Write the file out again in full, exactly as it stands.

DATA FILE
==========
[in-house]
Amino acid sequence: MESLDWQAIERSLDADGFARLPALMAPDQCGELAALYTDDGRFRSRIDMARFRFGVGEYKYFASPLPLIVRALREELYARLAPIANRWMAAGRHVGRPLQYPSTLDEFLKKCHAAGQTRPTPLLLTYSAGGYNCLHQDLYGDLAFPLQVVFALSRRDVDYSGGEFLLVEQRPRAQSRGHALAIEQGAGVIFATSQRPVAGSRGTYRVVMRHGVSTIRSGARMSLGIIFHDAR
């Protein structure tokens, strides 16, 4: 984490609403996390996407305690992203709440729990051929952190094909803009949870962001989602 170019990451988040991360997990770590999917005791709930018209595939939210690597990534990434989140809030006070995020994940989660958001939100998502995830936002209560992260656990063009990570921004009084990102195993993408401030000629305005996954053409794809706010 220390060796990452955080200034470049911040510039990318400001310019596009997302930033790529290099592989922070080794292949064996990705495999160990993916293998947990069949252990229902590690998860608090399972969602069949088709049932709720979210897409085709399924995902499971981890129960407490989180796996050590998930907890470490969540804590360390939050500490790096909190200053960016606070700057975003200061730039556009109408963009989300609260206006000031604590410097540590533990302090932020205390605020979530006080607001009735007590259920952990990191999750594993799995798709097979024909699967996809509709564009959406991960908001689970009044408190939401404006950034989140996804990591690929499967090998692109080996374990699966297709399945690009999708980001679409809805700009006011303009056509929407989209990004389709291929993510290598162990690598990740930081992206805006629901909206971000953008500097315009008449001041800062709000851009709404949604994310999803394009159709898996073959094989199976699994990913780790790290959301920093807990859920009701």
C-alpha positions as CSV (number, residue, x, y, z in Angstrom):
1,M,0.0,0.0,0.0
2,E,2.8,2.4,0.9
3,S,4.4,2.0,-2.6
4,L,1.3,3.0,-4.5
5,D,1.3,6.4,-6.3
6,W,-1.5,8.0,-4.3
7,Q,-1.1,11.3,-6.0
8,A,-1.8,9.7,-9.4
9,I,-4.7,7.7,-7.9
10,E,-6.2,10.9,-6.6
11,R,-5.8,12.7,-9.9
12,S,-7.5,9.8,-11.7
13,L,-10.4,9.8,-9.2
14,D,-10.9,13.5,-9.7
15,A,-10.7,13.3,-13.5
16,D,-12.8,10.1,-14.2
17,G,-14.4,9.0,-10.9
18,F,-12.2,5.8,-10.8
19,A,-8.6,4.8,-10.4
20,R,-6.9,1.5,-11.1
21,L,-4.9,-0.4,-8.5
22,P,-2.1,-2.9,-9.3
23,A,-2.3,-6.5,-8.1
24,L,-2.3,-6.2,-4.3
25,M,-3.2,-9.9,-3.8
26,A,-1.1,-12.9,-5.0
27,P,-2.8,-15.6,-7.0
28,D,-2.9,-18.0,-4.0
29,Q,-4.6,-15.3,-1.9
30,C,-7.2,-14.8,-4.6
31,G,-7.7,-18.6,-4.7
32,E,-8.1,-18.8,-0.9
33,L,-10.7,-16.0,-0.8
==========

[in-house]
Amino acid sequence: MESLDWQAIERSLDADGFARLPALMAPDQCGELAALYTDDGRFRSRIDMARFRFGVGEYKYFASPLPLIVRALREELYARLAPIANRWMAAGRHVGRPLQYPSTLDEFLKKCHAAGQTRPTPLLLTYSAGGYNCLHQDLYGDLAFPLQVVFALSRRDVDYSGGEFLLVEQRPRAQSRGHALAIEQGAGVIFATSQRPVAGSRGTYRVVMRHGVSTIRSGARMSLGIIFHDAR
């Protein structure tokens, strides 16, 4: 984490609403996390996407305690992203709440729990051929952190094909803009949870962001989602 170019990451988040991360997990770590999917005791709930018209595939939210690597990534990434989140809030006070995020994940989660958001939100998502995830936002209560992260656990063009990570921004009084990102195993993408401030000629305005996954053409794809706010 220390060796990452955080200034470049911040510039990318400001310019596009997302930033790529290099592989922070080794292949064996990705495999160990993916293998947990069949252990229902590690998860608090399972969602069949088709049932709720979210897409085709399924995902499971981890129960407490989180796996050590998930907890470490969540804590360390939050500490790096909190200053960016606070700057975003200061730039556009109408963009989300609260206006000031604590410097540590533990302090932020205390605020979530006080607001009735007590259920952990990191999750594993799995798709097979024909699967996809509709564009959406991960908001689970009044408190939401404006950034989140996804990591690929499967090998692109080996374990699966297709399945690009999708980001679409809805700009006011303009056509929407989209990004389709291929993510290598162990690598990740930081992206805006629901909206971000953008500097315009008449001041800062709000851009709404949604994310999803394009159709898996073959094989199976699994990913780790790290959301920093807990859920009701």
C-alpha positions as CSV (number, residue, x, y, z in Angstrom):
1,M,0.0,0.0,0.0
2,E,2.8,2.4,0.9
3,S,4.4,2.0,-2.6
4,L,1.3,3.0,-4.5
5,D,1.3,6.4,-6.3
6,W,-1.5,8.0,-4.3
7,Q,-1.1,11.3,-6.0
8,A,-1.8,9.7,-9.4
9,I,-4.7,7.7,-7.9
10,E,-6.2,10.9,-6.6
11,R,-5.8,12.7,-9.9
12,S,-7.5,9.8,-11.7
13,L,-10.4,9.8,-9.2
14,D,-10.9,13.5,-9.7
15,A,-10.7,13.3,-13.5
16,D,-12.8,10.1,-14.2
17,G,-14.4,9.0,-10.9
18,F,-12.2,5.8,-10.8
19,A,-8.6,4.8,-10.4
20,R,-6.9,1.5,-11.1
21,L,-4.9,-0.4,-8.5
22,P,-2.1,-2.9,-9.3
23,A,-2.3,-6.5,-8.1
24,L,-2.3,-6.2,-4.3
25,M,-3.2,-9.9,-3.8
26,A,-1.1,-12.9,-5.0
27,P,-2.8,-15.6,-7.0
28,D,-2.9,-18.0,-4.0
29,Q,-4.6,-15.3,-1.9
30,C,-7.2,-14.8,-4.6
31,G,-7.7,-18.6,-4.7
32,E,-8.1,-18.8,-0.9
33,L,-10.7,-16.0,-0.8